The classic mindfulness approach might involve an initial series of 8-10 classes where you are guided through thinking exercises by a teacher. After that, you would be expected to practise alone, although you might also be invited to follow-up sessions, mindfulness retreats or group practise opportunities. 

Traditional mindfulness classes often involve sitting still for long periods of time. Issues like spasms, pain or fatigue might make that difficult for you, but there is no evidence that shorter sessions are less effective. You can do as much as you can manage.

Classes specifically designed for people with MS may be found through an MS Therapy Centre, or your MS nurse may be able to direct you to a practicioner. If you go to a mainstream mindfulness teacher, do make them aware of any physical or cognitive limitations you might have in advance. You can then discuss a comfortable position in which to practise, and talk about aspects of the class that you might have difficulty with.

Ways mindfulness classes could be made accessible

  • Selecting a comfortable position in which you can relax and focus your mind.
  • Practising for 10-20 minutes at a time, rather than a prolonged period of time, to avoid fatigue.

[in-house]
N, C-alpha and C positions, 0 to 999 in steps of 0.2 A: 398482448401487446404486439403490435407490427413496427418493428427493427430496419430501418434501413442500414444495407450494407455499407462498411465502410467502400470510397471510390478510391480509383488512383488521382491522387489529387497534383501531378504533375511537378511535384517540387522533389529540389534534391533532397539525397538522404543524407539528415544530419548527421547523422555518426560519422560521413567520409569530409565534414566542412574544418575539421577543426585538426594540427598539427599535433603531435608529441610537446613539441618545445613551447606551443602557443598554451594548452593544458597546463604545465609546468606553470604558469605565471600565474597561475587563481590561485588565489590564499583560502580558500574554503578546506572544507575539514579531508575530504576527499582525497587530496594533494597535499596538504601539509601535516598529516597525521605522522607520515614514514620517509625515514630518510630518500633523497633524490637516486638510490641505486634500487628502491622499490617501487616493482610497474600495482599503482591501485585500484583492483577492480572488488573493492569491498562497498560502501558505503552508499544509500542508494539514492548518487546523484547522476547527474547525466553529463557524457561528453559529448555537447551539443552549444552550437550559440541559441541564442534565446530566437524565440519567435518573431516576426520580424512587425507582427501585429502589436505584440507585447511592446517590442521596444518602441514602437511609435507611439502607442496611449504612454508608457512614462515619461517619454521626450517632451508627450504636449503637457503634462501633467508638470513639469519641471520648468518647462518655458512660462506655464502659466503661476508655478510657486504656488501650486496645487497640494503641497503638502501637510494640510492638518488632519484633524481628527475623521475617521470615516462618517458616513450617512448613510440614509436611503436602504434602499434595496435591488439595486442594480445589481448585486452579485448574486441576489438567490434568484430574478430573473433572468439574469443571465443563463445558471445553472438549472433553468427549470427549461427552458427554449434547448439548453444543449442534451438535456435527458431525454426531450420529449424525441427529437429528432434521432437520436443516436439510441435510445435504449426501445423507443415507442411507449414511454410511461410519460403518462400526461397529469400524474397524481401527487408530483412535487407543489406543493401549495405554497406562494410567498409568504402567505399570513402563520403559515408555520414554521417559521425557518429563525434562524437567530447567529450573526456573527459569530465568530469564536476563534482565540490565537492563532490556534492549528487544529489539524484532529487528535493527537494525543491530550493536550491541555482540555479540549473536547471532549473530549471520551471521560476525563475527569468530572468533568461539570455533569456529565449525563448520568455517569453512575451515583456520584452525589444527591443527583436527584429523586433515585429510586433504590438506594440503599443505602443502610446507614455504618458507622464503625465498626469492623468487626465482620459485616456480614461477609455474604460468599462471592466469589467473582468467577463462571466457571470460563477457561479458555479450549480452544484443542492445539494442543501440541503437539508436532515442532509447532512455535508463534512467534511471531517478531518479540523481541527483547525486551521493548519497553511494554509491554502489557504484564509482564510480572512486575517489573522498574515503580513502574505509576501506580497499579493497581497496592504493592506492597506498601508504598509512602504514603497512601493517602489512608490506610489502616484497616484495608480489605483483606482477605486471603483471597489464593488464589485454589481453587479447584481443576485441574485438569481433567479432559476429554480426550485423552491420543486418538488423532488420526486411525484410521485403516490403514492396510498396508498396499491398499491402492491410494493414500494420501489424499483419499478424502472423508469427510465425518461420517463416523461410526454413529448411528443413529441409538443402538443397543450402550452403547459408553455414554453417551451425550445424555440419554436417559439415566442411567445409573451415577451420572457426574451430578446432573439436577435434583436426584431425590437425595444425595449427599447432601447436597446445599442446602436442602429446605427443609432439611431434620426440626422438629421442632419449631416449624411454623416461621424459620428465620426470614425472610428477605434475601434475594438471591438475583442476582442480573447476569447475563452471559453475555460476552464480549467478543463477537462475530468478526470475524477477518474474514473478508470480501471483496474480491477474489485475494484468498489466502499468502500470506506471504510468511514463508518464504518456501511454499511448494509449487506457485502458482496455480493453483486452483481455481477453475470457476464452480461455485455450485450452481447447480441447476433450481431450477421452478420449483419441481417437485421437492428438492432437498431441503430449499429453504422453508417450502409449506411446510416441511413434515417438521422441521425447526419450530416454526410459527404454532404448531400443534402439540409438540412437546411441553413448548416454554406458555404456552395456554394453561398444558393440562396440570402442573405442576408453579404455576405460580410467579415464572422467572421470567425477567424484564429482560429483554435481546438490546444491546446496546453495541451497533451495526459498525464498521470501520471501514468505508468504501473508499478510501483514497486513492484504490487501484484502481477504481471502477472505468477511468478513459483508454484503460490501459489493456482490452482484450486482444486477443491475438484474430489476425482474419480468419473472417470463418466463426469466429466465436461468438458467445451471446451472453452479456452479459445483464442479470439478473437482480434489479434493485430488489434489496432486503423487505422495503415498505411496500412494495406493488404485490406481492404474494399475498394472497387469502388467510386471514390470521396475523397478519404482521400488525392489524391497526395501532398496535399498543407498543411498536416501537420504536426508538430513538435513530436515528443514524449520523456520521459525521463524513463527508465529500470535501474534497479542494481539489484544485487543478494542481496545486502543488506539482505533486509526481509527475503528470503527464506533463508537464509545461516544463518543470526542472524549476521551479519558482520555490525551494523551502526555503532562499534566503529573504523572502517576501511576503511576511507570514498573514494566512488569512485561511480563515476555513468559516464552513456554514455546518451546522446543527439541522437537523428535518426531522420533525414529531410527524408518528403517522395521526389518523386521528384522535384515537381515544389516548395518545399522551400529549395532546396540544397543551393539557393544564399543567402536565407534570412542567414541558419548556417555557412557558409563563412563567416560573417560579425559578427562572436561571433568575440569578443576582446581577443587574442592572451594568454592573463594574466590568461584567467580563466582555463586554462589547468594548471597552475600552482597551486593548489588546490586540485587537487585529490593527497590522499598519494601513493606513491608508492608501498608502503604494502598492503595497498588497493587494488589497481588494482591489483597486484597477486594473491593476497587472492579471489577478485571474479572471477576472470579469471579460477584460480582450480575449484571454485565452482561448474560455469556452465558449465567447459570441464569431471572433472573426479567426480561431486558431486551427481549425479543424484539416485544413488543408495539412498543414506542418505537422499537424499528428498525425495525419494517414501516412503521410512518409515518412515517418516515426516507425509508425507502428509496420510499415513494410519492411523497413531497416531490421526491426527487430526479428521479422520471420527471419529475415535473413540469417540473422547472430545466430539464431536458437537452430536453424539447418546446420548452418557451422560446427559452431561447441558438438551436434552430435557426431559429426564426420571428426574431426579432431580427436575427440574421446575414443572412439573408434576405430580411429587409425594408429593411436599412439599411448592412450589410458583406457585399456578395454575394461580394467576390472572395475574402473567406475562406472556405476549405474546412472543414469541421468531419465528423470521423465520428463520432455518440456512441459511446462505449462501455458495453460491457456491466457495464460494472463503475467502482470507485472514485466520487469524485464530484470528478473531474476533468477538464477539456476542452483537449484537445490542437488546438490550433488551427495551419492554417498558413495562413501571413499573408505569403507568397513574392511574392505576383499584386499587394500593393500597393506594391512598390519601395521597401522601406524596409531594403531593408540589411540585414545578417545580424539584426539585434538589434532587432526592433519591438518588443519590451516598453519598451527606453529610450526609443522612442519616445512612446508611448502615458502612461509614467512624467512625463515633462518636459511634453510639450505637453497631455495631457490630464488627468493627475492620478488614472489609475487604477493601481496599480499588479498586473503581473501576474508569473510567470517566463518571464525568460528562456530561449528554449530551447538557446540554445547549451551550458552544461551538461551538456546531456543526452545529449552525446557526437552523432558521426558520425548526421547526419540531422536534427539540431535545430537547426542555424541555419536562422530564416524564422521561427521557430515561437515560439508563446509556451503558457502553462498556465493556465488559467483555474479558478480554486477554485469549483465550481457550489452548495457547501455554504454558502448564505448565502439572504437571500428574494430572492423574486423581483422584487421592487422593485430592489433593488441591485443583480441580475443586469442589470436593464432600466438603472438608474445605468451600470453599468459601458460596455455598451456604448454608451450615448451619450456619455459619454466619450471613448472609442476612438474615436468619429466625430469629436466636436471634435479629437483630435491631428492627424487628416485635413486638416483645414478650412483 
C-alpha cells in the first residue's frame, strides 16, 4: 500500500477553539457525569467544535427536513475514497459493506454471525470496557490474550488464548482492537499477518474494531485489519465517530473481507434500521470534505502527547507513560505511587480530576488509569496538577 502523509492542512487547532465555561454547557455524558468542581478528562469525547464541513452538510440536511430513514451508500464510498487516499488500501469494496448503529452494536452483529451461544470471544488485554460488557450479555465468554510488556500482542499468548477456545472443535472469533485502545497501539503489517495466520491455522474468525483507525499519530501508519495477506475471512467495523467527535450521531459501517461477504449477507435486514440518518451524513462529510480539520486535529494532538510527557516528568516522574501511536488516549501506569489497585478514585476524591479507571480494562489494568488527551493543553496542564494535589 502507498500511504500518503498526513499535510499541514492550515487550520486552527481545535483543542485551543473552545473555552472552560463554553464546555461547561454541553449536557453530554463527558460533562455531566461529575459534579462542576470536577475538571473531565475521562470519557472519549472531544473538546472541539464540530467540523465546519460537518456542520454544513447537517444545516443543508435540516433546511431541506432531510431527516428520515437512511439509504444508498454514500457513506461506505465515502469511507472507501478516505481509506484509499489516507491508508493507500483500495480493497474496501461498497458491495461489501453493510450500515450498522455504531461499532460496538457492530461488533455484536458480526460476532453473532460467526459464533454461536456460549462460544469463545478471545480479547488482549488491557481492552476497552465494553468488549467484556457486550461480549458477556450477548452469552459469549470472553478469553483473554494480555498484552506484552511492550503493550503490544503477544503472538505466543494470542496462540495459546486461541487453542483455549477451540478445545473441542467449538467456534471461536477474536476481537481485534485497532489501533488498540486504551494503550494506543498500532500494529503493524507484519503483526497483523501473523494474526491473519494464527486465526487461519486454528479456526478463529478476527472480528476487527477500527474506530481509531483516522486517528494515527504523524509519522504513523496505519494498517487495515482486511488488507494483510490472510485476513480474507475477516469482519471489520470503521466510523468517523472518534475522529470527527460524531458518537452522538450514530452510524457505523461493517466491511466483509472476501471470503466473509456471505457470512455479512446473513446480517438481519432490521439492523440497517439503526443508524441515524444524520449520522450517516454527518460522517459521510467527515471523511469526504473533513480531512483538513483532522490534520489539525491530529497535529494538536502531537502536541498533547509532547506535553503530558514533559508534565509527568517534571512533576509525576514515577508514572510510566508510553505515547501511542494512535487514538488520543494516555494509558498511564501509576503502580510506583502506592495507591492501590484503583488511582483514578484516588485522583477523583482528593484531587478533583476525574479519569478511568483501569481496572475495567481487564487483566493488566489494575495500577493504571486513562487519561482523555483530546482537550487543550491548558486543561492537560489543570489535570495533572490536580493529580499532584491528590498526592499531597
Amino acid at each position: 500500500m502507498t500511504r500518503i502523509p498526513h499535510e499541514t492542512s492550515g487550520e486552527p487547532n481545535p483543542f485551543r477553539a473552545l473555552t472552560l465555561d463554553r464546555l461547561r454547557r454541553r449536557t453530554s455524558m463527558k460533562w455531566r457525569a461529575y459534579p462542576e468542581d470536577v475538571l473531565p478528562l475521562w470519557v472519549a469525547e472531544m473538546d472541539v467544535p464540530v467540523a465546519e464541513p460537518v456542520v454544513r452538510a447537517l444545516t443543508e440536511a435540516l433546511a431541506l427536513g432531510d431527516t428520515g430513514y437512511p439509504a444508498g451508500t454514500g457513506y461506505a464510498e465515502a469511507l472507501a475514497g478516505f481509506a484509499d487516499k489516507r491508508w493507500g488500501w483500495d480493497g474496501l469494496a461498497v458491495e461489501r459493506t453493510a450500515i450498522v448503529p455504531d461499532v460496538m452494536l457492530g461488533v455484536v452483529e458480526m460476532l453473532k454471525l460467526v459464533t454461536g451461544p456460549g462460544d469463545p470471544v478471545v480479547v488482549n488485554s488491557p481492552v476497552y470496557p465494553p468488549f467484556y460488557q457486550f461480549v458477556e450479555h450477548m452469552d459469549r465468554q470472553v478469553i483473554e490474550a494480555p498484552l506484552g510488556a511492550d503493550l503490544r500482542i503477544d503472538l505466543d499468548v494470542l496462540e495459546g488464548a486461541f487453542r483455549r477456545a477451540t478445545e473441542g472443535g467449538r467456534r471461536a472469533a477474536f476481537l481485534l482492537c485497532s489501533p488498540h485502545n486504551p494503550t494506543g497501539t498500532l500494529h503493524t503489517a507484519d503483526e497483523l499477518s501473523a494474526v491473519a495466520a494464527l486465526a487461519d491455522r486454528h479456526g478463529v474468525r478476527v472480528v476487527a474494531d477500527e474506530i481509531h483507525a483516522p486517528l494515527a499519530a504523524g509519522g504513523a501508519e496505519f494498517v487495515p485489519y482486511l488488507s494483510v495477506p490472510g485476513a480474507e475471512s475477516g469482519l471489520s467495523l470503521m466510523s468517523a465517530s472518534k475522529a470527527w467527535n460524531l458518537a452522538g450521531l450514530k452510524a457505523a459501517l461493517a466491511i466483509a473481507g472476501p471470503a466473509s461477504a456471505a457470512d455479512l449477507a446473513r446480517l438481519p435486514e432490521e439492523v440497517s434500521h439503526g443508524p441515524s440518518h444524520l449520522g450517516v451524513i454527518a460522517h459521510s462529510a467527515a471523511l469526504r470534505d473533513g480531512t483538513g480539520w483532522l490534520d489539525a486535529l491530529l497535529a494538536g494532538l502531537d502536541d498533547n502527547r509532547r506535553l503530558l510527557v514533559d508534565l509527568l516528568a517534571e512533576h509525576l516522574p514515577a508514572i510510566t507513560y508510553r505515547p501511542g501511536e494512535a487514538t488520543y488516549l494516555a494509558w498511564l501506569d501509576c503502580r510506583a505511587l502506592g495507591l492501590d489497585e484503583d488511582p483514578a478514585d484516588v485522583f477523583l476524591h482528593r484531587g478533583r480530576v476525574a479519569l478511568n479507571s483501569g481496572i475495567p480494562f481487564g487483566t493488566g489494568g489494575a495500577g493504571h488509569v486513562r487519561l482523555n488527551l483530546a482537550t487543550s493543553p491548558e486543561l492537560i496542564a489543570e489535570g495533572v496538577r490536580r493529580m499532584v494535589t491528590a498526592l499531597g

• Shortening the guided class sessions. Can your teacher get through the same material more quickly for you, so you don't get fatigued?
  • Using a free tool like Skype to allow your class instructor to reach you and give personal advice and support, even if you can't attend the class in person. Group calls or videocalls can help maintain the class experience and allow you to benefit from peer support too. 
  • Thinking about aspects of your MS that you can address directly in your mindfulness practice, such as altered sensations or the MS hug.

Benefits of mindfulness

Breathworks mindfulness teacher Benedict Hoff discusses the benefits of mindfulness and it how it can help on a day-to-day basis.

Mindfulness videos

Here are three short YouTube videos from mindfulness teacher Benedict Hoff. Try these simple guided exercises and see how they benefit you.

Breathworks mindfulness teacher Benedict Hoff introduces a three-step breathing space mindfulness practice.
Breathworks mindfulness teacher Benedict Hoff introduces a mindful movement mindfulness practice.
Breathworks mindfulness teacher Benedict Hoff introduces a short mindfulness practice called the treasure of pleasure.

Find out more

Senders A, et al.
Association Between Pain and Mindfulness in Multiple Sclerosis: A Cross-sectional Survey.
Int J MS Care. 2018 Jan-Feb;20(1):28-34
Full article (link is external)
Senders A, et al.
Perceived stress in multiple sclerosis: the potential role of mindfulness in health and well-being.
Journal of Evidence Based Complementary and Alternative Medicine 2014;19(2):104-111.
Full article (link is external)
Simpson R, et al.
Mindfulness based interventions in multiple sclerosis - a systematic review.
BMC Neurology 2014;14:15.
Full article (link is external)
Grossman P, et al.
MS quality of life, depression, and fatigue improve after mindfulness training: a randomized trial.
Neurology 2010;75(13):1141-1419.
Full article (link is external)